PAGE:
In 1931, US President Herbert Hoover put in place a one-year moratorium on war debt repayments from all nations and this became permanent (Mikesell 1966, Rohrer 2006). The chaos of the inter-war years and unregulated debt informed the US approach in the Second World War - from March 1941, under the Lend-Lease programme, the US supplied whatever goods were declared by President Roosevelt as ‘in the interest of national defense’ to more than 38 nations and repayment was as ‘the President deems satisfactory’ (Kimball 2003). Between $42 and $50 billion of aid was given and repayment frequently came in the form of post-war agreements rather than cash or bullion. Before and during Lend-Lease, many nations had taken on debt, and Britain only paid back the last of this debt in 2006 (Rohrer 2006).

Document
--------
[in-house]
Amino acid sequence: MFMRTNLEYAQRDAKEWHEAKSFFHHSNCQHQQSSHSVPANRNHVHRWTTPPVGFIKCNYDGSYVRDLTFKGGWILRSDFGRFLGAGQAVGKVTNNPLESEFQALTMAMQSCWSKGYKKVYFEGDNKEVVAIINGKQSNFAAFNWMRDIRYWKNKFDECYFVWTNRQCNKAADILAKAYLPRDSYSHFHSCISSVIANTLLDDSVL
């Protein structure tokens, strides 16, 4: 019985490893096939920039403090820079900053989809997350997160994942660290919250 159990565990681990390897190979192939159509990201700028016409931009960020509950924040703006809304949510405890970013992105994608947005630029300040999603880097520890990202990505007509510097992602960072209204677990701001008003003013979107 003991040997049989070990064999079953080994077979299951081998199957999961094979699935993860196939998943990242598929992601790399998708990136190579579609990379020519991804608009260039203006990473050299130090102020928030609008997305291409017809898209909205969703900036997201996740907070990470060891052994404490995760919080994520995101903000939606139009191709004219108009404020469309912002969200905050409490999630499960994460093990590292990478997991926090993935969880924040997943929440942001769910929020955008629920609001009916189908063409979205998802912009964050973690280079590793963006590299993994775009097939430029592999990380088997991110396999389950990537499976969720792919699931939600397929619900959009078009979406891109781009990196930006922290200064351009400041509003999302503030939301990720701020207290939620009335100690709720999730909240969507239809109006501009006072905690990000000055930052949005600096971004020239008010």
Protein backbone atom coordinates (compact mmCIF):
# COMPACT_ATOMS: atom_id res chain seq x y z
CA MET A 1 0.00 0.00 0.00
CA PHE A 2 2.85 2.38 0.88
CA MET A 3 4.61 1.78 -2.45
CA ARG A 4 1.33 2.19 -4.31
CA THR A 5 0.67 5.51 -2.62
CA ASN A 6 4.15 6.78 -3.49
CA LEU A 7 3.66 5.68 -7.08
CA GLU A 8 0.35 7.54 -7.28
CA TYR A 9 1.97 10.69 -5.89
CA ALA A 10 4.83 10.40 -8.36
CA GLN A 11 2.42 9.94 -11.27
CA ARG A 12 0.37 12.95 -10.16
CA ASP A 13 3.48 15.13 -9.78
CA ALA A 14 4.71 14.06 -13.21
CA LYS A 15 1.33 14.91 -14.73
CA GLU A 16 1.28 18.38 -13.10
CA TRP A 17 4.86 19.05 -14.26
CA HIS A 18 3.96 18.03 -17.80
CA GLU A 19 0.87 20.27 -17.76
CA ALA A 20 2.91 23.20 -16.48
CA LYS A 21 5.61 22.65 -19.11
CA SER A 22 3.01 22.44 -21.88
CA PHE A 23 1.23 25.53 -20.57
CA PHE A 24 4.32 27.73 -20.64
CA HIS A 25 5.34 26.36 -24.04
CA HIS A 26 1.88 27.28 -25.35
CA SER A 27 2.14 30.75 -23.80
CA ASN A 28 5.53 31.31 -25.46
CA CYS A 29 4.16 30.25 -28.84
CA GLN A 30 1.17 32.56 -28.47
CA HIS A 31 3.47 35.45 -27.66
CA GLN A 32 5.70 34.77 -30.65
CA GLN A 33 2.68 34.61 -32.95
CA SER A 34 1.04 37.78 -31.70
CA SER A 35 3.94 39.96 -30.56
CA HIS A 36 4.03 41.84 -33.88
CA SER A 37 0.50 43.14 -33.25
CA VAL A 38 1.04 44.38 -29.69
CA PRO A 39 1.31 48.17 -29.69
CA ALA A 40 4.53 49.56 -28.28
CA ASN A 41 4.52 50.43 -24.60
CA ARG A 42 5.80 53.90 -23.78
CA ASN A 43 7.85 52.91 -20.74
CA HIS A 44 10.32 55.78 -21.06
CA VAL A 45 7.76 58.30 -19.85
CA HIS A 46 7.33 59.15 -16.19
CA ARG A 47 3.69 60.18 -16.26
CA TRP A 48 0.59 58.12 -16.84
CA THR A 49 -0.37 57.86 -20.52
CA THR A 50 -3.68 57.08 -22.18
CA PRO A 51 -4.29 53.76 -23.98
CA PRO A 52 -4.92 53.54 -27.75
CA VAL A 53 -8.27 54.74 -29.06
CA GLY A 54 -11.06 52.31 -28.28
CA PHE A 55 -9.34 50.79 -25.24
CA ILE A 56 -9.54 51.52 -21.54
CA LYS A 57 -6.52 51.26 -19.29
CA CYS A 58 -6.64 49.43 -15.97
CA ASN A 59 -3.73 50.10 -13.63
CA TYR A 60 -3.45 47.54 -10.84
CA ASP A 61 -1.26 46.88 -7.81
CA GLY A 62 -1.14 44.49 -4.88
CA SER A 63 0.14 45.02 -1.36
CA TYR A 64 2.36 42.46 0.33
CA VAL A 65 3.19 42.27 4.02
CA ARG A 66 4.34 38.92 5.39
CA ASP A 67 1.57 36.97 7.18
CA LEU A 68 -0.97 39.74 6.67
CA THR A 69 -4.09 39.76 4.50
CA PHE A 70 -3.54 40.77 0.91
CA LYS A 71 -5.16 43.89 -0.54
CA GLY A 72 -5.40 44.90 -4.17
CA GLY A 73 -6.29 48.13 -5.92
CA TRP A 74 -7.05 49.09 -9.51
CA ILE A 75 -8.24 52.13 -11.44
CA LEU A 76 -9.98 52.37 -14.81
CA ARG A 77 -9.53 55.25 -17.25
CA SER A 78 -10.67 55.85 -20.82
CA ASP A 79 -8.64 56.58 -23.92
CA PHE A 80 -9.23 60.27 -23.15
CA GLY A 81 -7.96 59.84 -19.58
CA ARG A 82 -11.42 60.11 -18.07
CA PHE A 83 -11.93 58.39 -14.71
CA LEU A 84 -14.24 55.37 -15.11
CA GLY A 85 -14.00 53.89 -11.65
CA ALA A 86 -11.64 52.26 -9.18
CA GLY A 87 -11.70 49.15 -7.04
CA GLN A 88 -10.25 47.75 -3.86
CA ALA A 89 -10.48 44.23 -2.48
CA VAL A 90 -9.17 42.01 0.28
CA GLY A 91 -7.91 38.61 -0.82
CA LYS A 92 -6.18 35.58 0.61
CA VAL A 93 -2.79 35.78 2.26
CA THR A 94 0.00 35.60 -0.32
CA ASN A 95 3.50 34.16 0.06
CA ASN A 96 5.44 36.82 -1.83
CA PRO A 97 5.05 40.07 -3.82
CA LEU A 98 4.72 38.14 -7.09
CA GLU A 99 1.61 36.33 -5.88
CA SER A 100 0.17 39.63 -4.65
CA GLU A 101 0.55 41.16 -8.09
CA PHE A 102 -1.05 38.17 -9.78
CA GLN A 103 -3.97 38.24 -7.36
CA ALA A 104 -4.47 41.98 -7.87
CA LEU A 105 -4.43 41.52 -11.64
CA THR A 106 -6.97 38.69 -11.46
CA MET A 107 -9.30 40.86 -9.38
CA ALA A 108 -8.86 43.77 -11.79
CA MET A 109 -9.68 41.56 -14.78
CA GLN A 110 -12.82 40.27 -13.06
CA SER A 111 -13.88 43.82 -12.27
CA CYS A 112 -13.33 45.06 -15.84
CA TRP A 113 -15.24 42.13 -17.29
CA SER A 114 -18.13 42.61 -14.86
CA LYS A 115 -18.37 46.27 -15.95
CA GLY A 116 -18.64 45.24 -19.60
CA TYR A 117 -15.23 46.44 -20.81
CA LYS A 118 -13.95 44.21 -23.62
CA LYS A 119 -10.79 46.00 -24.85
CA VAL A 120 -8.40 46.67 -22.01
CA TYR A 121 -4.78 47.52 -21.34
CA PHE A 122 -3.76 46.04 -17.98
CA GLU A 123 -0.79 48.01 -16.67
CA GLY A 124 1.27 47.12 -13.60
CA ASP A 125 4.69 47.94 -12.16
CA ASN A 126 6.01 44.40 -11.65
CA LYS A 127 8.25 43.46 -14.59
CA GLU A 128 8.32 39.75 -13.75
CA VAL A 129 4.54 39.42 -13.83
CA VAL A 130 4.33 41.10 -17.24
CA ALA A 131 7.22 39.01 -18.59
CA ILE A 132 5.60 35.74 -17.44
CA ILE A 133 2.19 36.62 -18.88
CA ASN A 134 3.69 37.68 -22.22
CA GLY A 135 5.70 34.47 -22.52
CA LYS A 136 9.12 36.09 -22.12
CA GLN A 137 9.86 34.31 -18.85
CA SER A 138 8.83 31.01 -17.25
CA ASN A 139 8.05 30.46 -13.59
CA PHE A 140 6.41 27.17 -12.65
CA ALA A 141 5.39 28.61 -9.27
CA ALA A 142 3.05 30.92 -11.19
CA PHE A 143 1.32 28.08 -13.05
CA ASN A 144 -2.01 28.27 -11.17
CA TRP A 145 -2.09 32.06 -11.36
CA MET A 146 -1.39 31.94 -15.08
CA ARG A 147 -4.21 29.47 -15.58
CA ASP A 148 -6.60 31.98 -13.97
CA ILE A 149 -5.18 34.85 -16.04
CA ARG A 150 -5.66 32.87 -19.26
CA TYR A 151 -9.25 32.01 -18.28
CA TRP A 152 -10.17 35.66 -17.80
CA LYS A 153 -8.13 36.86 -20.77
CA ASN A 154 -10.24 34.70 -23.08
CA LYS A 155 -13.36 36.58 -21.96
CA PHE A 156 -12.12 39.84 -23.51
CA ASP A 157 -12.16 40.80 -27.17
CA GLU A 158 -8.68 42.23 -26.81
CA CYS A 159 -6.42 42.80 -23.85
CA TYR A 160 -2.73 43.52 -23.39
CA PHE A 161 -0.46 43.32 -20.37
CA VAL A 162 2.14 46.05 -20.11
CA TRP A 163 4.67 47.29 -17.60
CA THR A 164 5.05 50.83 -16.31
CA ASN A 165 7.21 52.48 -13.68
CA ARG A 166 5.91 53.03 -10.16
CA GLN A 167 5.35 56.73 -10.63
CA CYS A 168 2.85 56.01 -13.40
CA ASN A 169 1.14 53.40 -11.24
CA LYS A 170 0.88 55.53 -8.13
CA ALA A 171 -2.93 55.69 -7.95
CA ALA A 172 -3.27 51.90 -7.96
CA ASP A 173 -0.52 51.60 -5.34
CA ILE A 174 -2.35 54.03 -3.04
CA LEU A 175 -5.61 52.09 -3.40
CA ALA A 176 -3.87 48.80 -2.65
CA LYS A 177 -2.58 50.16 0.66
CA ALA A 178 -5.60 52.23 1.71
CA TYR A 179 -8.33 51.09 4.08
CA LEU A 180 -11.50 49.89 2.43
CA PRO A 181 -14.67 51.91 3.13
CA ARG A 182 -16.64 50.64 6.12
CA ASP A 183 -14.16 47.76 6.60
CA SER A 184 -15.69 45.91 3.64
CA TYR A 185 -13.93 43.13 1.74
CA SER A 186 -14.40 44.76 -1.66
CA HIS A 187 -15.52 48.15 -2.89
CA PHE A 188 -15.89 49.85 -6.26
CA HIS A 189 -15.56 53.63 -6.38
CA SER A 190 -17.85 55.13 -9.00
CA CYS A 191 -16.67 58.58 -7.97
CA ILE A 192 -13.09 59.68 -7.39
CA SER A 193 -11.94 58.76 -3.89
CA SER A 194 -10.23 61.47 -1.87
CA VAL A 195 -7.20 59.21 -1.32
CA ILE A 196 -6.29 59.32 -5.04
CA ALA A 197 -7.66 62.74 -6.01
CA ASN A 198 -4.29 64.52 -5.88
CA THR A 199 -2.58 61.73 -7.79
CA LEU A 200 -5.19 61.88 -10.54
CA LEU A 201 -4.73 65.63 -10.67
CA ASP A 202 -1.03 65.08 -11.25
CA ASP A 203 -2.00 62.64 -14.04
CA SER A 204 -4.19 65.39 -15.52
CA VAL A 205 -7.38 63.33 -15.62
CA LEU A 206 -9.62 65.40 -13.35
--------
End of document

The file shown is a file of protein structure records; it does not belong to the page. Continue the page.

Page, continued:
Despite the failure of the League of Nations’ attempts at economic cooperation, international monetary cooperation expanded during the inter-war period (Mikesell 1966). Cooperation between the emerging system of Federal Reserve Banks began in the 1920s (Ahamed 2009) and the Bank for International Settlements (BIS) was established in 1930 to manage the flow of German reparations and to formalise cooperation between central banks. German reparations were suspended shortly after the BIS was established but it continued to operate as a clearing house. It was set up as a corporation with shares owned by central banks, except for the US where private banks purchased the shares (Mikesell 1966, 14-15). This is like the IMF and IBRD, which are structured as state-owned

Debt, development, and the emergence 27 shareholder-based institutions. The US Exchange Stabilization Fund was established in 1934 to promote exchange rate cooperation, which means it is a direct predecessor of the IMF. However, before the Second World War, the US was not willing to underpin an international system and the UK no longer had the capacity to do so (Arrighi 1994, 271, Ikenberry 1992, 306), thus cooperation was still largely piecemeal.